Althusser’s third definition is the concept of ‘interpellation’. He argues that ideologies construct “concrete individuals as subjects” (78). These ideologies “hail” or “call us” to be a part of a particular subject position and we are encouraged to accept this position only because it seems ‘natural’ when in reality, it’s just something that we inherited. Althusser uses the example of a policeman calling out to an individual. When called out, the individual is interpellated into a subject position unknowingly as he/she responds (78). This act of hailing the subject is achieved by the Ideological State Apparatuses (ISAs) which represents school systems, families, churches, technology and other private entities. Althusser implies that these ISAs are fully functioned by ideologies and reinforce different social norms on us as subjects. These ISAs are usually controlled by those in power, that is, the upper class or the ‘elite’. Being a subject can result is two options. One being a subject where you have the freedom to make your own choices or being a subject to a person of higher authority where you do not have enough freedom to take up your own responsibility.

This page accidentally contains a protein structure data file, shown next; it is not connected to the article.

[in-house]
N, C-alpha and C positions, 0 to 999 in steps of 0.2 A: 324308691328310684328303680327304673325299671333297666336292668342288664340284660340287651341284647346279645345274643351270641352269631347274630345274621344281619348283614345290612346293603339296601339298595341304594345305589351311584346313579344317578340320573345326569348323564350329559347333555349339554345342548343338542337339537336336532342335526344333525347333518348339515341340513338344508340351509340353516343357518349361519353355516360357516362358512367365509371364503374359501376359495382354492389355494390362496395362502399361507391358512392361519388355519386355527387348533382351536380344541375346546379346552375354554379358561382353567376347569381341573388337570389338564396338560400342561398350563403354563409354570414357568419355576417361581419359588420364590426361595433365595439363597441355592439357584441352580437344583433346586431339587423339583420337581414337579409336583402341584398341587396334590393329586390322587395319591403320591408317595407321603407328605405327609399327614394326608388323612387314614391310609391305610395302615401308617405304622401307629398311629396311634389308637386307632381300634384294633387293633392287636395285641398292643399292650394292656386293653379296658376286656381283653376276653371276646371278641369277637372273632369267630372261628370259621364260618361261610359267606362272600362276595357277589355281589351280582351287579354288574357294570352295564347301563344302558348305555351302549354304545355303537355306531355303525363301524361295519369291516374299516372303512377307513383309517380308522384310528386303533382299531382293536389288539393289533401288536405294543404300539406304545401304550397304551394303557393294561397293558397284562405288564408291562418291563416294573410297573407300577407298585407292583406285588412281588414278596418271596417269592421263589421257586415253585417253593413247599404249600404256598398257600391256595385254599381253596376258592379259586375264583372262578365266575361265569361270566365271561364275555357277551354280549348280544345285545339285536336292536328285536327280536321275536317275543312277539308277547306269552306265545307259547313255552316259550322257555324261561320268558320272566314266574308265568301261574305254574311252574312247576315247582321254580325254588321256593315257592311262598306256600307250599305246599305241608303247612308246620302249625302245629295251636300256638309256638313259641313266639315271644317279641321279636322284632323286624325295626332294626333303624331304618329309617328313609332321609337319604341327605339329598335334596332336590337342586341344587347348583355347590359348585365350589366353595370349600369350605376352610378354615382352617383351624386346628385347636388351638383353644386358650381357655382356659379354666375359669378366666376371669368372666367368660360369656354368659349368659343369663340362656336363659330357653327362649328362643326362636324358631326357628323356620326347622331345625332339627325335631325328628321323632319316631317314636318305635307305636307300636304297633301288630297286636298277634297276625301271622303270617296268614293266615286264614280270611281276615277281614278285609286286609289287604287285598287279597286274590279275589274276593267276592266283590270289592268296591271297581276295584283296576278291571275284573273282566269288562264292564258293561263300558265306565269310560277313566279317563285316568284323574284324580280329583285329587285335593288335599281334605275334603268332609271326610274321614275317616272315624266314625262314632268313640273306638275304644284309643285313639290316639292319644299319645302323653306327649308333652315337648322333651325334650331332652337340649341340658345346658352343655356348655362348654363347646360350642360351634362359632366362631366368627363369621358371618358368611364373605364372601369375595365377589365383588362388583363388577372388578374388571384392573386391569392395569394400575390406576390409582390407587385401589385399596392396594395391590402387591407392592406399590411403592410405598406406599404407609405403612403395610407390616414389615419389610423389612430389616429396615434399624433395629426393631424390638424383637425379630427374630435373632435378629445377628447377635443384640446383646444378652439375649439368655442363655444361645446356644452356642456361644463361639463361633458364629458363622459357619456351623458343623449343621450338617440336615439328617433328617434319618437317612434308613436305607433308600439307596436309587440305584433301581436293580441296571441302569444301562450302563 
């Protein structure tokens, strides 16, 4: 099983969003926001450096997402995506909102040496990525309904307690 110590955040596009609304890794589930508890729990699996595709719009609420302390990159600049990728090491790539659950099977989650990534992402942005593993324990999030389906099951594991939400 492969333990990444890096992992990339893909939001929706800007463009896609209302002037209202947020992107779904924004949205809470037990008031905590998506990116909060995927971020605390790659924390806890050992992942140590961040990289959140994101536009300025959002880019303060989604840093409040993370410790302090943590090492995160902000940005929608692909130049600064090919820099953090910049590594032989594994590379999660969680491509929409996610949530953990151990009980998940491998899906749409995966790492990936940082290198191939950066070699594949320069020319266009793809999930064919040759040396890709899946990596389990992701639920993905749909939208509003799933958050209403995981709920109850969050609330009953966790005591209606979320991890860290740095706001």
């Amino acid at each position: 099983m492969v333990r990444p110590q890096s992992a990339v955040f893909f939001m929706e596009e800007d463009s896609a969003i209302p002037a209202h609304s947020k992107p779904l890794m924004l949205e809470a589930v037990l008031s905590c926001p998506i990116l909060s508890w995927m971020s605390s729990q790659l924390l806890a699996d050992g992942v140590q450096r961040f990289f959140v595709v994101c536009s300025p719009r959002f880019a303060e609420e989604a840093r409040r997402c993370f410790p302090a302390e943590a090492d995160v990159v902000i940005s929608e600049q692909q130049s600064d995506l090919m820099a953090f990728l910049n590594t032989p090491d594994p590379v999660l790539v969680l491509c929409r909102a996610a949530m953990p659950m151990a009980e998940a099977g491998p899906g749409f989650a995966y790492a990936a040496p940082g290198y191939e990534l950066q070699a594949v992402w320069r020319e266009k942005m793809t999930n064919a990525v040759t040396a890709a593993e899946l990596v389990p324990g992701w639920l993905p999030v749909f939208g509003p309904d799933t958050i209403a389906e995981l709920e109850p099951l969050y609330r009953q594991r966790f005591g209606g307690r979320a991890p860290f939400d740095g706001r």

In relation to Althusser’s idea of interpellation, I consider myself in a subject position as an Apple consumer. I got my first ever phone four years ago and it happened to be a Samsung model. I used it for almost a year and then switched to Apple. Ever since I switched, I can never seem to go back to Samsung or any brand as a matter of fact. It’s not just me but even my family has the Apple products from iPhones to the Apple Tv. Now the real question is, how am I interpellated into being an Apple consumer? In my opinion, Apple is the ISA here as it acts as an entity that holds some authority and power. Every year, Apple launches newer versions of the iPhone with extravagant features. For example, Apple suggests that we record our fingerprint in order to unlock our iPhone instead of putting a passcode lock. Not only that, iPhones have a health app installed that keeps track of all your data. Since Apple users have their iPhones or Apple watches with them all the time, the app serves as boon. It records the number of steps you’ve taken and flights of stairs you’ve climbed per day. You can also enter specific data such as your nutrition and sleep analysis. Now as we enjoy such privileges, we don’t realize that Apple has interpellated us into a certain set of expectations which has caused us to accept this specific approach that all our information is stored digitally. In other words, Apple interpellates us into trusting them with our personal information. Recently, Apple was receiving backlash after admitting to slow down older models of the iphone such as the 6 and 6s. This strategy, I believe, was another way into compelling us to buy newer versions of the iPhone. Like I mentioned before, it is hard for me to switch to another brand as I am used to the iPhone interface. So, this interpellates me into buying the latest model so that it could last for another 4-5 years.